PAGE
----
- A metagenomics roadmap to the uncultured genome diversity in hypersaline soda lake sediments
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- Faculty of Science (FNWI)
- Institute for Biodiversity and Ecosystem Dynamics (IBED)
Background: Hypersaline soda lakes are characterized by extreme high soluble carbonate alkalinity. Despite the high pH and salt content, highly diverse microbial communities are known to be present in soda lake brines but the microbiome of soda lake sediments received much less attention of microbiologists. Here, we performed metagenomic sequencing on soda lake sediments to give the first extensive overview of the taxonomic diversity found in these complex, extreme environments and to gain novel physiological insights into the most abundant, uncultured prokaryote lineages.
Results: We sequenced five metagenomes obtained from four surface sediments of Siberian soda lakes with a pH 10 and a salt content between 70 and 400 g L−1. The recovered 16S rRNA gene sequences were mostly from Bacteria, even in the salt-saturated lakes. Most OTUs were assigned to uncultured families. We reconstructed 871 metagenome-assembled genomes (MAGs) spanning more than 45 phyla and discovered the first extremophilic members of the Candidate Phyla Radiation (CPR). Five new species of CPR were among the most dominant community members. Novel dominant lineages were found within previously well-characterized functional groups involved in carbon, sulfur, and nitrogen cycling. Moreover, key enzymes of the Wood-Ljungdahl pathway were encoded within at least four bacterial phyla never previously associated with this ancient anaerobic pathway for carbon fixation and dissimilation, including the Actinobacteria.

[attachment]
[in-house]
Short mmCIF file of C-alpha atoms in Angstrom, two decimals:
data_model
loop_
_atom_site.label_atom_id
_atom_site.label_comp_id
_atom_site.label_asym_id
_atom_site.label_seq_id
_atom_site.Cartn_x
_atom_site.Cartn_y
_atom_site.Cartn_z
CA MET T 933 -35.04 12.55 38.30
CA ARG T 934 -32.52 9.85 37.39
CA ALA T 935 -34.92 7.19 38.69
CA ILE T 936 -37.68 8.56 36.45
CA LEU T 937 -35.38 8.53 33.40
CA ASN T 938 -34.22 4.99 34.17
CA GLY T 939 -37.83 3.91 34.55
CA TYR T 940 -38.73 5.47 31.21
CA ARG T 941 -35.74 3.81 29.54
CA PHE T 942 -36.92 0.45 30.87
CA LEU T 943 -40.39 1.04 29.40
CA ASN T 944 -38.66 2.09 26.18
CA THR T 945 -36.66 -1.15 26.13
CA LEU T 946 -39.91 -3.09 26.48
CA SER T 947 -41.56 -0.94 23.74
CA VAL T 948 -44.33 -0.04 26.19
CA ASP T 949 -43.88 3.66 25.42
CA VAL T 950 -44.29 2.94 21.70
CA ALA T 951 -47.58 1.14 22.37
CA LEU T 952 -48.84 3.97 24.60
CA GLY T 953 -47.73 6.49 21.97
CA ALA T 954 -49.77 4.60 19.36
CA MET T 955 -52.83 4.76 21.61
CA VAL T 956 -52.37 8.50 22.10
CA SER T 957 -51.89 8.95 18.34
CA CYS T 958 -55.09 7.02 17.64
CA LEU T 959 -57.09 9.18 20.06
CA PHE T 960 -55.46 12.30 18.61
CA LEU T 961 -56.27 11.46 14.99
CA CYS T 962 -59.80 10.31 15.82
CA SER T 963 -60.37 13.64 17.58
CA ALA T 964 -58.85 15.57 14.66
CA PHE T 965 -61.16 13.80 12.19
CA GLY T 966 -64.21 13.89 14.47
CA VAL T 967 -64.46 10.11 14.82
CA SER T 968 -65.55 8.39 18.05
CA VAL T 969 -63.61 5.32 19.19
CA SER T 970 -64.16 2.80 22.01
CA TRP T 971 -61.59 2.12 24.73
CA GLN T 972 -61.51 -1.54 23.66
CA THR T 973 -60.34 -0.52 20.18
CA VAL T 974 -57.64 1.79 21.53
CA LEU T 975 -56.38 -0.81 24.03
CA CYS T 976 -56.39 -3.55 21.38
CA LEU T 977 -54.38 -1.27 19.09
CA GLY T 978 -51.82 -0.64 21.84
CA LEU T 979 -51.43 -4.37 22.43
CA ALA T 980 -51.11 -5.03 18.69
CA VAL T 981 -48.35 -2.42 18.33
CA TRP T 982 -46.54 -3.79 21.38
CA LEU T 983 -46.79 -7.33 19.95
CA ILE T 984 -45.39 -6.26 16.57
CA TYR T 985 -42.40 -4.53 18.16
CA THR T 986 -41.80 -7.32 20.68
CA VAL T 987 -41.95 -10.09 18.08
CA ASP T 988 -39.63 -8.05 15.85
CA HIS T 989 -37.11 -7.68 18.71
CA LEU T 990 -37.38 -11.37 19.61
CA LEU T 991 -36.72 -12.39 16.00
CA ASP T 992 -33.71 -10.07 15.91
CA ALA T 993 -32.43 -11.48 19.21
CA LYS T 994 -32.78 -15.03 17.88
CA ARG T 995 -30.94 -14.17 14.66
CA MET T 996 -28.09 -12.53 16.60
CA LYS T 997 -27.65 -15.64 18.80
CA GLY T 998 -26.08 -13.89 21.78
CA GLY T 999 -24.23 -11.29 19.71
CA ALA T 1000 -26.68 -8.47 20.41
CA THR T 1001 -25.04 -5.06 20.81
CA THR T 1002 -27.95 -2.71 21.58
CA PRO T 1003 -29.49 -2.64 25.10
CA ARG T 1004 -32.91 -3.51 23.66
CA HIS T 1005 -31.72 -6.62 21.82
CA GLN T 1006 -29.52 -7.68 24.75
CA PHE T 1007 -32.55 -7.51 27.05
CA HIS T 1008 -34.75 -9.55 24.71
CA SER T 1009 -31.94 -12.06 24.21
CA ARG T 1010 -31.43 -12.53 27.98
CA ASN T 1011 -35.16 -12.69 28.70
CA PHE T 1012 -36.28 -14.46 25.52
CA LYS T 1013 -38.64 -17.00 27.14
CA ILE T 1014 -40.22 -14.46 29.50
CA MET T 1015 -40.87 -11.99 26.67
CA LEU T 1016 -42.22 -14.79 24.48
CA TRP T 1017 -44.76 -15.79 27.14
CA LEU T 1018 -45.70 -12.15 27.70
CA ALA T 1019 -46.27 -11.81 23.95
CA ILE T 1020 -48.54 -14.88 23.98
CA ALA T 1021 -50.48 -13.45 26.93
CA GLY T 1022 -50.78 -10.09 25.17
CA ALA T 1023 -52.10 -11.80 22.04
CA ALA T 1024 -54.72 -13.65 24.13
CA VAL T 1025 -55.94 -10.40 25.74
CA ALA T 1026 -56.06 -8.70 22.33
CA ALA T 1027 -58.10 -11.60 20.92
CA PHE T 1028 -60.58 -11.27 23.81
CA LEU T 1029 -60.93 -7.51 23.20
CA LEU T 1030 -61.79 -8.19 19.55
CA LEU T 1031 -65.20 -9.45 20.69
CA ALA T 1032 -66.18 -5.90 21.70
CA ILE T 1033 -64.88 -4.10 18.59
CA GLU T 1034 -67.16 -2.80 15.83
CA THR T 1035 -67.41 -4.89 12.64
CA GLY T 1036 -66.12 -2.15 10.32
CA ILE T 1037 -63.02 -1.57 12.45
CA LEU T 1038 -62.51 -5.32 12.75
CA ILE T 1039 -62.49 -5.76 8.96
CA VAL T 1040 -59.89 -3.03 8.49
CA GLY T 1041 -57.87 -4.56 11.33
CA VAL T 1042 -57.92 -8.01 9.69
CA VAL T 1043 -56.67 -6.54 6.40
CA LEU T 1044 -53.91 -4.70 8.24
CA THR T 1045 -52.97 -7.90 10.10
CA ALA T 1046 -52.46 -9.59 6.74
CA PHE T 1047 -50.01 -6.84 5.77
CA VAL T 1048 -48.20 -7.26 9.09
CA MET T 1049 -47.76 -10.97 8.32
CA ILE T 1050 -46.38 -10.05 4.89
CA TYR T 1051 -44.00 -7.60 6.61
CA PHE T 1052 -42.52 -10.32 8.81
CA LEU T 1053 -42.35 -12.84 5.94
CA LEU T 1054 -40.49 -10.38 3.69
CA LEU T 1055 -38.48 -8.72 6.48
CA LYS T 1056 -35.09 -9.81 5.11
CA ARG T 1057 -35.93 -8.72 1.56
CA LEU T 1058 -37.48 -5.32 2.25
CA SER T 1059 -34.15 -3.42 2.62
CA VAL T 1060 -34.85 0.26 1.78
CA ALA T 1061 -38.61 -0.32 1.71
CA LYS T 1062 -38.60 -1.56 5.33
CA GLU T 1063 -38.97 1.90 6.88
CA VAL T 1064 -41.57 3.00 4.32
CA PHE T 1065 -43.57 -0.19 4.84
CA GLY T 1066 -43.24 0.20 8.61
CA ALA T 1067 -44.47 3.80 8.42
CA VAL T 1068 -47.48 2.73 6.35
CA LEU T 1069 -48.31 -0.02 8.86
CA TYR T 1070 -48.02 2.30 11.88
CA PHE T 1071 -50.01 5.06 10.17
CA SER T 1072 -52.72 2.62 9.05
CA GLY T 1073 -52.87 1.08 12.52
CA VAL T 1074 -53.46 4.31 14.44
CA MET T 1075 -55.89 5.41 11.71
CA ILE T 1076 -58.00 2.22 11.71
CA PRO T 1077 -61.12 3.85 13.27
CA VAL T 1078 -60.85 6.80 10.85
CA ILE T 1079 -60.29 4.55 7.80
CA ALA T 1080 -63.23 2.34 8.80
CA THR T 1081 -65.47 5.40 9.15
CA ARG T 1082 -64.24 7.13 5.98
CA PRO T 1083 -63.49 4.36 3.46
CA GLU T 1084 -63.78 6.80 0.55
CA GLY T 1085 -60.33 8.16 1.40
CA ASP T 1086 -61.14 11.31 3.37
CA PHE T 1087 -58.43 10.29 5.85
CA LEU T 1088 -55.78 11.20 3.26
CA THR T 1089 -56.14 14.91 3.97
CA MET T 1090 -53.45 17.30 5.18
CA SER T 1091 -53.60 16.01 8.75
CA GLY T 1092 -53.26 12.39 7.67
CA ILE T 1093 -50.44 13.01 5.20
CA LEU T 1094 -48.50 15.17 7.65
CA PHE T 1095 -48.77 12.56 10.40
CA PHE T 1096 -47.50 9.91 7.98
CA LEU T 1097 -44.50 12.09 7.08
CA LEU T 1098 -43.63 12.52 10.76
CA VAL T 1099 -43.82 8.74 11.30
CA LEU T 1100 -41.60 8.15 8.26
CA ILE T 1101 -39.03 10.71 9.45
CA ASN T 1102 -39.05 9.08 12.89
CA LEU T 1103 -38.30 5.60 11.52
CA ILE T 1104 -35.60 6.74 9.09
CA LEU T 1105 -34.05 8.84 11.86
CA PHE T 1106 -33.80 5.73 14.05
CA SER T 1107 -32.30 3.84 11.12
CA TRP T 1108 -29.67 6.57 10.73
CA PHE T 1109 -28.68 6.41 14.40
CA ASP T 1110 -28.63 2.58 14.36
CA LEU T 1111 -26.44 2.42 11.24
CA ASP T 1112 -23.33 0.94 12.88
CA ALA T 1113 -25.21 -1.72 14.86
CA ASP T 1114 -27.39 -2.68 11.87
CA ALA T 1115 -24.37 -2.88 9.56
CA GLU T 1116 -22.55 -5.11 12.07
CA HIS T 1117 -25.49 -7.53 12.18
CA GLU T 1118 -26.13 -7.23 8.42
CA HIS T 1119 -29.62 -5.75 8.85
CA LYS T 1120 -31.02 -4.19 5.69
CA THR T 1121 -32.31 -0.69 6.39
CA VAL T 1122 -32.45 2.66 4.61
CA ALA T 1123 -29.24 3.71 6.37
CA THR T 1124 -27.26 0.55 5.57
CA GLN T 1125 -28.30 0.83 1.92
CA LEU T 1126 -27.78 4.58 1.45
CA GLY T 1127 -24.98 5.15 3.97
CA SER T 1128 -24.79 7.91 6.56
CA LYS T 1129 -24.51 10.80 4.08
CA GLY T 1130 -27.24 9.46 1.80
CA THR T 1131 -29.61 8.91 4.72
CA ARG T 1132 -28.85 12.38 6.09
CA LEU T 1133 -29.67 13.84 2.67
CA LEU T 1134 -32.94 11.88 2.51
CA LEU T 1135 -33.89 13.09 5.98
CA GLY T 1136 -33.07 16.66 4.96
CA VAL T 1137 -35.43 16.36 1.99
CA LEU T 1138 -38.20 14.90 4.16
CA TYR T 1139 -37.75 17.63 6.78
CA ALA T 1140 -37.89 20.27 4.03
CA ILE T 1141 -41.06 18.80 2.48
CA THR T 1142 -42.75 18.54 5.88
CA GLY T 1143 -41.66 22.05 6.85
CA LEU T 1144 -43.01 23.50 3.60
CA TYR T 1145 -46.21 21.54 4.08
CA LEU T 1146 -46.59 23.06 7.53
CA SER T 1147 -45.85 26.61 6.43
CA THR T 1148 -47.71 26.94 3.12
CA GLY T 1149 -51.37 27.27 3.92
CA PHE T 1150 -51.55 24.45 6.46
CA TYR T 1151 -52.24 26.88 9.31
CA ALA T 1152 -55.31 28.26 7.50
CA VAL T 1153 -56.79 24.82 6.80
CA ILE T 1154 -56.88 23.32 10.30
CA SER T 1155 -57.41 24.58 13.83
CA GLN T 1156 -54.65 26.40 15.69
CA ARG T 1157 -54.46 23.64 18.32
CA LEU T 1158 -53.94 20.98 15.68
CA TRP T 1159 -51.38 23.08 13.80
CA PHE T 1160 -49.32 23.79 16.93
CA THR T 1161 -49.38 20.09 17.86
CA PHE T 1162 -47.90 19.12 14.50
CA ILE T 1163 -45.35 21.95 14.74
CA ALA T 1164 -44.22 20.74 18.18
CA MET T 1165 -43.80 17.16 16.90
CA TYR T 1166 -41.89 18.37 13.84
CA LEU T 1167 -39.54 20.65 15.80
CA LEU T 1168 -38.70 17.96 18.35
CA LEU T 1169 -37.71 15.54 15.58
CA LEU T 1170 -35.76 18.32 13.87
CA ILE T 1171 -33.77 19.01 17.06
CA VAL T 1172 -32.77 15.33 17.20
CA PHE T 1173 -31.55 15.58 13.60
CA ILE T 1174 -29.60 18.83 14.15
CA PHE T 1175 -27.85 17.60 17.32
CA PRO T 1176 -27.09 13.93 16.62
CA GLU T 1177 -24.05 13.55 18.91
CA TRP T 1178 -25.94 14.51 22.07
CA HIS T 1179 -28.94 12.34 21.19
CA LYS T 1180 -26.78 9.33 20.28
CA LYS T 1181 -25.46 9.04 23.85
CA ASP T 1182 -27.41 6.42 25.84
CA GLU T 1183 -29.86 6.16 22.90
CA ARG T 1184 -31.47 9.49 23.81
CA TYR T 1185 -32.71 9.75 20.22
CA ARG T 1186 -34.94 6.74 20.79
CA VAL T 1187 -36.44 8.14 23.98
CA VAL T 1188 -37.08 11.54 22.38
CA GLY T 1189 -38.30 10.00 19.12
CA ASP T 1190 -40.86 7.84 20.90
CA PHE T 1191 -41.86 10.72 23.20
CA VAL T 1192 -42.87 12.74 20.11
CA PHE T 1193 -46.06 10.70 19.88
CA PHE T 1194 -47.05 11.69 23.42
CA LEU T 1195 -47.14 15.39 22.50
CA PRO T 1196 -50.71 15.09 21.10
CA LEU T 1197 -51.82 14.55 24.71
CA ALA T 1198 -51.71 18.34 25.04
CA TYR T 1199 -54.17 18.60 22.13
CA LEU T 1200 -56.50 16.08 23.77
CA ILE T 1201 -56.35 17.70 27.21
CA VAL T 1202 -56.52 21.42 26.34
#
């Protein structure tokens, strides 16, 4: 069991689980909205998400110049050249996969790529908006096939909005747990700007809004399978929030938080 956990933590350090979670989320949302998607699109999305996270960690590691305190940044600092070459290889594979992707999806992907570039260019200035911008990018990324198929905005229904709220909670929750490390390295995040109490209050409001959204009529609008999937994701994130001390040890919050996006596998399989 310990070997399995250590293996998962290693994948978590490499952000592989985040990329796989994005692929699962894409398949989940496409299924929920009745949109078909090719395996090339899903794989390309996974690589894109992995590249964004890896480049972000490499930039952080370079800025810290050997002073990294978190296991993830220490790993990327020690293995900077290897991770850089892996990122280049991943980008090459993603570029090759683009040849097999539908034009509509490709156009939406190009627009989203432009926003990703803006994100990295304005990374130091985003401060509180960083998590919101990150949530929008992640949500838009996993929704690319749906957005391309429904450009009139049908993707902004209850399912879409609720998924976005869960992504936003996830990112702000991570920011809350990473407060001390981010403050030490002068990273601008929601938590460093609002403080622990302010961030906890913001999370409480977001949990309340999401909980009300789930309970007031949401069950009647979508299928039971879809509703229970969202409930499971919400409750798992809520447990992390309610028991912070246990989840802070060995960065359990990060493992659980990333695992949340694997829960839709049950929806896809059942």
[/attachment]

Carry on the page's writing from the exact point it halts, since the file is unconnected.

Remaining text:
Conclusions: Our first sequencing effort of hypersaline soda lake sediment metagenomes led to two important advances. First, we showed the existence and obtained the first genomes of haloalkaliphilic members of the CPR and several hundred other novel prokaryote lineages. The soda lake CPR is a functionally diverse group, but the most abundant organisms in this study are likely fermenters with a possible role in primary carbon degradation. Second, we found evidence for the presence of the Wood-Ljungdahl pathway in many more taxonomic groups than those encompassing known homo-acetogens, sulfate-reducers, and methanogens. Since only few environmental metagenomics studies have targeted sediment microbial communities and never to this extent, we expect that our findings are relevant not only for the understanding of haloalkaline environments but can also be used to set targets for future studies on marine and freshwater sediments.
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